Trinidad, CO: Sex Change Capital of the World
She loved its downtown, full of shops and cafes built inside of old red brick buildings from the early 1900s. "I want to come back here some day", she said.
But that was during the afternoon.
So here we are, on this 6-month motorcycle road trip, and we find ourselves headed back to Trinidad.
"Oh, you mean the sex change capital of the world?", someone mentioned to us, when they asked us where we were going. I think we were in Albuquerque at the time. I thought they were just kidding. But when we were in Los Alamos, at another cafe, I swore I overhead another person mention, "The sex change capital of the world, Trinidad".
Now, my head was filled with visions of tall women with hairy arms and guys with smooth faces and boobs. I was certain I hadn't seen any such people the first time we were there, but then again, I wasn't paying attention.
So, I had to do some research on this via Google. Sure enough, at one time in the 1960s, there was a surgeon there named Dr. Stanley Biber, who at one time boasted that he was responsible for 50% of the world's gender reassignments. At his peak, he was sewing penises on chicks and labia on guys four times a day. The term, "going to Trinidad" became a popular euphemism. Biber died in 2006, leaving the practice to his associate, Dr. Marci Bowers, who had been previously known as "Mark Bowers".
But just as Trinidad came and went with the coal mines and the railroad, times seem to have come full circle yet again when Dr. Bowers moved
Oh sure, during the day, Trinidad is brimming with families and kids going about their business. But we're travelers, who work on our laptops during the day and venture out at night for fun. Or so we thought.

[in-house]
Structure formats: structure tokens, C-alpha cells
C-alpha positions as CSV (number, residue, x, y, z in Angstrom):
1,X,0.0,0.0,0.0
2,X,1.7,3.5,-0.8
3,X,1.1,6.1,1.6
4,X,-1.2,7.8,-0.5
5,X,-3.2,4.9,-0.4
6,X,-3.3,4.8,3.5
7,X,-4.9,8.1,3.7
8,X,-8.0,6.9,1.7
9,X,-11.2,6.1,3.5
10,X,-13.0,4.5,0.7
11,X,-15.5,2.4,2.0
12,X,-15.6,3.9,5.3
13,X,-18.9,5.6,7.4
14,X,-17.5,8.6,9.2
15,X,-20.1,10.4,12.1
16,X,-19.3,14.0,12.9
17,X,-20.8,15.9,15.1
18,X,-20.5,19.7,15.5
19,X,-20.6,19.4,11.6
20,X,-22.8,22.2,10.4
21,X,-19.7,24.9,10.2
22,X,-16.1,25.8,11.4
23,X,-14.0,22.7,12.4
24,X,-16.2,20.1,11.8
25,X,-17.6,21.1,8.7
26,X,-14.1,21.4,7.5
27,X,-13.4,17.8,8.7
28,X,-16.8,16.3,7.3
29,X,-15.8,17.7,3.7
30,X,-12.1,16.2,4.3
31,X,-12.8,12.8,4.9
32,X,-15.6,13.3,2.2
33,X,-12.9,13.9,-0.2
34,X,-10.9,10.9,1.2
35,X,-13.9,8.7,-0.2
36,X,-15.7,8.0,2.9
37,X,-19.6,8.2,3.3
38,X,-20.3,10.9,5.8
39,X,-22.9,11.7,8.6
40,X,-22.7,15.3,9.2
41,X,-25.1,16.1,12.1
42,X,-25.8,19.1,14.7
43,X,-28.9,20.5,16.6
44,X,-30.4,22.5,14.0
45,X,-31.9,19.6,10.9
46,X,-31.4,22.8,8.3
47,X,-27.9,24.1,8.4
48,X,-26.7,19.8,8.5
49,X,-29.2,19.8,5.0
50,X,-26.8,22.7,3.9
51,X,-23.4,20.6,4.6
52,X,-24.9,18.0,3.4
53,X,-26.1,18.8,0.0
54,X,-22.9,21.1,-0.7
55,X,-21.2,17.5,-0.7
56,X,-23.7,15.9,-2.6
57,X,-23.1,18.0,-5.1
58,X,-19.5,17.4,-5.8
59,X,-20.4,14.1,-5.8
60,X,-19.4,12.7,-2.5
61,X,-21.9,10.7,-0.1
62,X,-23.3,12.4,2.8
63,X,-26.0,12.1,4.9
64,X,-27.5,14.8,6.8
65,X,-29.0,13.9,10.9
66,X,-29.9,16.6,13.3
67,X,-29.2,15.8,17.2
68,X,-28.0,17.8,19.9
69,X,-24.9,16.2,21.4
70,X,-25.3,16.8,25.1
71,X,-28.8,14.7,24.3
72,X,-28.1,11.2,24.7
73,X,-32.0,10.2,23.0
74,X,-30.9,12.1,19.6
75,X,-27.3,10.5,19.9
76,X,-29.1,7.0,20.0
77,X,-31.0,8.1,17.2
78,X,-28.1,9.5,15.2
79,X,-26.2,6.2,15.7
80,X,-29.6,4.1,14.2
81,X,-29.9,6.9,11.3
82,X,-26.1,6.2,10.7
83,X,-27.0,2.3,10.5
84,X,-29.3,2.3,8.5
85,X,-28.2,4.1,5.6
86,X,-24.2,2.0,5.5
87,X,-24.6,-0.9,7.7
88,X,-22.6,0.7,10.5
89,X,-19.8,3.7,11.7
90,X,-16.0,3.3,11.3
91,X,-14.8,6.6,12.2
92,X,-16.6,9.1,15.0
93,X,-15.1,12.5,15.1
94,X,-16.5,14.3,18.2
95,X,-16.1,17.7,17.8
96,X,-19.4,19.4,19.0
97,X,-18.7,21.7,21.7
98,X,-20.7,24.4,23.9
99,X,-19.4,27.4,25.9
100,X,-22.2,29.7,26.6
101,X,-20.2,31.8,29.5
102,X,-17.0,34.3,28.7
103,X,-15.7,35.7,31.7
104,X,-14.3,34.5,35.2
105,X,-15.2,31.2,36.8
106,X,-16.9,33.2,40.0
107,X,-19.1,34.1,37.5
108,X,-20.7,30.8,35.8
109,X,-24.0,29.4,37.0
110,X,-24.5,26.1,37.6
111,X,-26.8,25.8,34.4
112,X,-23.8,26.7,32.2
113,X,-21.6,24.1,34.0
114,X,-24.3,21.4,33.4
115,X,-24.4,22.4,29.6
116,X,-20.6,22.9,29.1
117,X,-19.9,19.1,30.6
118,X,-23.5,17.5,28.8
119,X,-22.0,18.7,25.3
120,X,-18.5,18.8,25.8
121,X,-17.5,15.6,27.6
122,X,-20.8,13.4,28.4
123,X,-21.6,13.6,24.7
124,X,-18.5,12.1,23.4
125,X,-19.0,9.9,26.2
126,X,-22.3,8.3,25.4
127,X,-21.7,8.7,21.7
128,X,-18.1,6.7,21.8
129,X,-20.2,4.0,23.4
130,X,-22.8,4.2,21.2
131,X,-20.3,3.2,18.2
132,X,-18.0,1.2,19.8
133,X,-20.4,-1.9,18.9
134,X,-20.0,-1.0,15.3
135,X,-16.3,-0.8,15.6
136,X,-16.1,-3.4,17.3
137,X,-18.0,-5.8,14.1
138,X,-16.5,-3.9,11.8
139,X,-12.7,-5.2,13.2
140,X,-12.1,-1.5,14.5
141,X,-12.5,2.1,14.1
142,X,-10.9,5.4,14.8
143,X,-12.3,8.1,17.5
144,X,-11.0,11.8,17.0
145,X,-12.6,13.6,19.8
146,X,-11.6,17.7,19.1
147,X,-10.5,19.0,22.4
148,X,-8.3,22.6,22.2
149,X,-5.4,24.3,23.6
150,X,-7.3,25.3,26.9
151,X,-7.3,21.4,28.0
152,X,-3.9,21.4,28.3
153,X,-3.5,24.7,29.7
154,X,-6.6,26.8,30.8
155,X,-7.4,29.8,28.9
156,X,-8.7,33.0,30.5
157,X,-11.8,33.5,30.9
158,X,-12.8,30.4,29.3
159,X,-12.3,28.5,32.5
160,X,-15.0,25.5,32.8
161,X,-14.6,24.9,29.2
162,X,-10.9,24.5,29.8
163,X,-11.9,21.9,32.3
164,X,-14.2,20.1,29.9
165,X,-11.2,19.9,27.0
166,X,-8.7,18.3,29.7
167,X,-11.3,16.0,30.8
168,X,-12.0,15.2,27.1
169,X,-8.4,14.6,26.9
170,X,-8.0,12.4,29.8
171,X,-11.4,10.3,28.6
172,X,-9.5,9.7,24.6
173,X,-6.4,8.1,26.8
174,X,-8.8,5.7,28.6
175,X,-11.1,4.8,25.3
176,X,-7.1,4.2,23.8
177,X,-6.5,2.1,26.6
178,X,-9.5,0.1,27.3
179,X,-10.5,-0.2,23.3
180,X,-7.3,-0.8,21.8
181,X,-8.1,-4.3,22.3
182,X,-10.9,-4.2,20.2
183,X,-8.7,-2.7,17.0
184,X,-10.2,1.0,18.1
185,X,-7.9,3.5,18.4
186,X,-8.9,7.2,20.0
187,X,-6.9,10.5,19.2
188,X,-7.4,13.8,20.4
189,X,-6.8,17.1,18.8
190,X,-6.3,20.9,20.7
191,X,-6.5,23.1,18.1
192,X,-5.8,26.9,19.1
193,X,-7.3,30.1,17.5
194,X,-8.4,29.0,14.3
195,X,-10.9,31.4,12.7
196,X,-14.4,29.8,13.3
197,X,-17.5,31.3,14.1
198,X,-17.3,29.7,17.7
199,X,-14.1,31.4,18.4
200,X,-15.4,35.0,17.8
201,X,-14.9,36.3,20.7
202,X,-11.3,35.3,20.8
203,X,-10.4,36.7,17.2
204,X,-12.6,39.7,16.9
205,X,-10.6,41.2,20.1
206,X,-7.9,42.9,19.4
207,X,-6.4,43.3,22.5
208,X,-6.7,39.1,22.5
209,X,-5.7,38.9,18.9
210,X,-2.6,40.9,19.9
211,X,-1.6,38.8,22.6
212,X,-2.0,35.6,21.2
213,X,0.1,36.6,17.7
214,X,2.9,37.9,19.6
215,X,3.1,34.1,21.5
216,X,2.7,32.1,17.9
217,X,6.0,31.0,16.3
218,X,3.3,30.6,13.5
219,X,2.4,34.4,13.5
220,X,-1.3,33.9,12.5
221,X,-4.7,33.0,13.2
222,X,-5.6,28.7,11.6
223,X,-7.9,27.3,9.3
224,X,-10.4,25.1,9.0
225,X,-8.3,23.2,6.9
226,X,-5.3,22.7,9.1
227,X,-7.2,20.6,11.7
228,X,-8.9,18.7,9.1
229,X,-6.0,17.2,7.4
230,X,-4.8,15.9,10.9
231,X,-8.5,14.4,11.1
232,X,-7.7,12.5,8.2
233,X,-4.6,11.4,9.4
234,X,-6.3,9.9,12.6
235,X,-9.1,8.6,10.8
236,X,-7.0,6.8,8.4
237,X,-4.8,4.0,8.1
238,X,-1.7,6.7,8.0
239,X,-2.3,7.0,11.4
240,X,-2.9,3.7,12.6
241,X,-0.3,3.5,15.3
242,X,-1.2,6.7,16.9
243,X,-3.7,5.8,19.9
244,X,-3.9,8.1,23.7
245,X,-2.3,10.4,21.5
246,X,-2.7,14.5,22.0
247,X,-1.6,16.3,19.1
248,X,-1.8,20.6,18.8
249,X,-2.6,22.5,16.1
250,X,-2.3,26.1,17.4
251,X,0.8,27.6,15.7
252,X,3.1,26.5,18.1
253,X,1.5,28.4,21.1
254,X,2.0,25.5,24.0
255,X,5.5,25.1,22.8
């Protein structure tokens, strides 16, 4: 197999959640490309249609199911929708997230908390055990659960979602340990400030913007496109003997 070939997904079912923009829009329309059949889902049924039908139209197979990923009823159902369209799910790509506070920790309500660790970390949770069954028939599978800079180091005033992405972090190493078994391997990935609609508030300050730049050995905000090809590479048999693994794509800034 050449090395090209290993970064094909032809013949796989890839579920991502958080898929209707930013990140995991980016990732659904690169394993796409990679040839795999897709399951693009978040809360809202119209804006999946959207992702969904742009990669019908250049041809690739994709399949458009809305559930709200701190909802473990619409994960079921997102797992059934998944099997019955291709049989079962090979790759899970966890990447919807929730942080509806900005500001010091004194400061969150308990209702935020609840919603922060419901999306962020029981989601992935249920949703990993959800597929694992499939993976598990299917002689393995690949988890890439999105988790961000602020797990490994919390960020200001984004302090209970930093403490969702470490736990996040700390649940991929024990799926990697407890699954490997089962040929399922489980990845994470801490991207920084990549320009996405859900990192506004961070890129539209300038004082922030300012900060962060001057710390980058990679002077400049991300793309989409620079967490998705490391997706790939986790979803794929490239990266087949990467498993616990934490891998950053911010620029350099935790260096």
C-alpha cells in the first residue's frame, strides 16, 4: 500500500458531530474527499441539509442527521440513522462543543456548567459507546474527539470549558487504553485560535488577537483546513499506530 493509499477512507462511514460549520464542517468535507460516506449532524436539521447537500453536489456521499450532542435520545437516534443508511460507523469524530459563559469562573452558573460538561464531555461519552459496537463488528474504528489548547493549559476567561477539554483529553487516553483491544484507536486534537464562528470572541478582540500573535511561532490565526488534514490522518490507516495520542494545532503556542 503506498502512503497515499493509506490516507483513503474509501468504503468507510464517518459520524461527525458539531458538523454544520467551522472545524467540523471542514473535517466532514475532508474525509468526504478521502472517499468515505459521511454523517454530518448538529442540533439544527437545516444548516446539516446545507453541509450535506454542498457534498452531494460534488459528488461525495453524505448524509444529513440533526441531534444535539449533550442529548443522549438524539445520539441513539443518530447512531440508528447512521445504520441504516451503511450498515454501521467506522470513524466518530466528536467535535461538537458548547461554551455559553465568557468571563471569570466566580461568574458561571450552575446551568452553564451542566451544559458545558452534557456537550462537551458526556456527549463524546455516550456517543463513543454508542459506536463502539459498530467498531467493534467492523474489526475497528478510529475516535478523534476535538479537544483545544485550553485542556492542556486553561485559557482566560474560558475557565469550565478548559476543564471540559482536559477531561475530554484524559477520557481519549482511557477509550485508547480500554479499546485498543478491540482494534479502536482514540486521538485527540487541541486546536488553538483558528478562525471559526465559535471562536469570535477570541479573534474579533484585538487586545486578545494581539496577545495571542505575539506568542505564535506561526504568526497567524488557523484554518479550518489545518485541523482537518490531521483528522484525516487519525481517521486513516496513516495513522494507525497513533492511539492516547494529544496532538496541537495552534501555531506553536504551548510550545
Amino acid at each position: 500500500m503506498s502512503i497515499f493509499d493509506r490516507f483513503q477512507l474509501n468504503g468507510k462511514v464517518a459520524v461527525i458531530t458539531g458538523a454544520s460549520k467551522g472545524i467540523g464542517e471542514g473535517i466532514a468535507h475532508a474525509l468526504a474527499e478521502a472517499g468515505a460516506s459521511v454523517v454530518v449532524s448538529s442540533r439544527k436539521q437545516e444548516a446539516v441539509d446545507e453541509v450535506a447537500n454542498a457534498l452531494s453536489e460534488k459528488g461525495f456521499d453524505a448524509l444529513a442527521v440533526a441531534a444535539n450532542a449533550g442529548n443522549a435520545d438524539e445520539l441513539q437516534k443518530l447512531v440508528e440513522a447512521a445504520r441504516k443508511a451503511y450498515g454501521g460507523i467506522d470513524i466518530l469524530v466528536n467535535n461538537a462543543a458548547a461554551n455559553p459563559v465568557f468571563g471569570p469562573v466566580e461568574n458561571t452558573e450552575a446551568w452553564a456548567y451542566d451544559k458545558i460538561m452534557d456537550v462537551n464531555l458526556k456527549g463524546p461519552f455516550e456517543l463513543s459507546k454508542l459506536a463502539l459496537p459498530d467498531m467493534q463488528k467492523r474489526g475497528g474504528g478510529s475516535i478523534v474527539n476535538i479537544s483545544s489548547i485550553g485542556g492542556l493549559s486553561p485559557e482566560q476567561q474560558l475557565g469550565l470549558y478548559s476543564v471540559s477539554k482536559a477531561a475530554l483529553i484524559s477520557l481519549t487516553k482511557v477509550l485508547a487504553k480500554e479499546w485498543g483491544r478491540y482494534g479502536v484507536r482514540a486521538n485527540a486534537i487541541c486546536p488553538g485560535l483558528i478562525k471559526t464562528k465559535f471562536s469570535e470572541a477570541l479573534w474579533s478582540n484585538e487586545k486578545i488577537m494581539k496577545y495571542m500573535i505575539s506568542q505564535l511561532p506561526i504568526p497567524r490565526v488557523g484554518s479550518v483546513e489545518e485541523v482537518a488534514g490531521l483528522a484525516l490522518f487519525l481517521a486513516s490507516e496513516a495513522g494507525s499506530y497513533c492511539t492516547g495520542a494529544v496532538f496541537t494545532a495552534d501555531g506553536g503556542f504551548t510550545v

Sash and I spent the first night in downtown Trinidad looking for a good bar to hang out at. We found Main St. Tap House. With "tap house" in the name, it sounded like a place with good beer. But as it turned out, it only had four taps, and one of them was domestic. They had food too, but a very short menu, and all the hot food they were out of, aside from melted cheese sticks.
But their bartender Jill was cute, and very friendly (I'm assuming she's a real woman).
However, Main St. Tap House was pretty much dead. We were the only customers. And poor Jill, she'd just have to entertain herself once we left. As it turned out, the entire downtown was dead, not just the Tap House. About half of the storefronts were boarded up.
"We used to have a lot customers here", Jill said. "But in the past three months, it has really tailed off. I don't know why."
We were going to leave in the morning, but we were still too tired from the previous two days of riding twisties and getting bombarded by hail, that we opted to stay another night.
But the next night we hung out at Brix, a new night club in town. As it turned out, this place was rocking. Everybody in town was here. There was a line at the door to get in. Sash and I took seats at the bar. This place had a special lounge room with curtains draping the front so you couldn't see the 20-somethings rubbing against each other. They had dancing and a rooftop bar.
I asked the bartender how long Brix had been open.
"Three months", he said.
Well, that explains why Main St. Tap House ain't doing so good.
But that's not to say that the Tap House can't compete. Much of the town's businesses had already long died. I guess when Dr. Bowers left for San Francisco, she took much of Trinidad's tourism industry with her.
|Trinidad,CO seems alive during the day, but at night the same street looks dead.|
|Main St. Tap House seemed like a promising place, but no customers and very little beer and food available.|
|Main St Tap House looks cozy and cool inside, but not much going on.|
|Apparently, Brix Night Club is where everybody hangs out.|
|Sash is having more fun at Brix Night Club|